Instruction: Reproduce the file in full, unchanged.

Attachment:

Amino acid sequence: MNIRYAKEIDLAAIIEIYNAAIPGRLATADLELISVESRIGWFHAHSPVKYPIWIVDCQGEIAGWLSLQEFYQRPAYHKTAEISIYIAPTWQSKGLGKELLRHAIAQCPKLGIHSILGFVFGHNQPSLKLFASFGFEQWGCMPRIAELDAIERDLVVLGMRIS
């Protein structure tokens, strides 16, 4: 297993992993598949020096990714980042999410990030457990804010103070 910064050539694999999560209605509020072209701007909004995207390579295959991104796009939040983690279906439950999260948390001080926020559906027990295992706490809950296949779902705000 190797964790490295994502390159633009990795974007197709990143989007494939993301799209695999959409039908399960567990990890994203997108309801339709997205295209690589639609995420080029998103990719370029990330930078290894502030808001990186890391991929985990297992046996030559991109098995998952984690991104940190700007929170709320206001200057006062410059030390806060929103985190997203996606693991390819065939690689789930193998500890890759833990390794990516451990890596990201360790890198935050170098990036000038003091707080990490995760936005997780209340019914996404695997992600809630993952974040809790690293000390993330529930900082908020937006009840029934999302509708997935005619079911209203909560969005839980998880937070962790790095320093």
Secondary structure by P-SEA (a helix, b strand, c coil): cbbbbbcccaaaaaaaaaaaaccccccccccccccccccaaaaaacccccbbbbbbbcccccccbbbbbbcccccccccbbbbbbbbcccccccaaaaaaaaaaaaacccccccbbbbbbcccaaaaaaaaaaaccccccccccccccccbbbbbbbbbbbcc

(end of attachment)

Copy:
Amino acid sequence: MNIRYAKEIDLAAIIEIYNAAIPGRLATADLELISVESRIGWFHAHSPVKYPIWIVDCQGEIAGWLSLQEFYQRPAYHKTAEISIYIAPTWQSKGLGKELLRHAIAQCPKLGIHSILGFVFGHNQPSLKLFASFGFEQWGCMPRIAELDAIERDLVVLGMRIS
């Protein structure tokens, strides 16, 4: 297993992993598949020096990714980042999410990030457990804010103070 910064050539694999999560209605509020072209701007909004995207390579295959991104796009939040983690279906439950999260948390001080926020559906027990295992706490809950296949779902705000 190797964790490295994502390159633009990795974007197709990143989007494939993301799209695999959409039908399960567990990890994203997108309801339709997205295209690589639609995420080029998103990719370029990330930078290894502030808001990186890391991929985990297992046996030559991109098995998952984690991104940190700007929170709320206001200057006062410059030390806060929103985190997203996606693991390819065939690689789930193998500890890759833990390794990516451990890596990201360790890198935050170098990036000038003091707080990490995760936005997780209340019914996404695997992600809630993952974040809790690293000390993330529930900082908020937006009840029934999302509708997935005619079911209203909560969005839980998880937070962790790095320093």
Secondary structure by P-SEA (a helix, b strand, c coil): cbbbbbcccaaaaaaaaaaaaccccccccccccccccccaaaaaacccccbbbbbbbcccccccbbbbbbcccccccccbbbbbbbbcccccccaaaaaaaaaaaaacccccccbbbbbbcccaaaaaaaaaaaccccccccccccccccbbbbbbbbbbbcc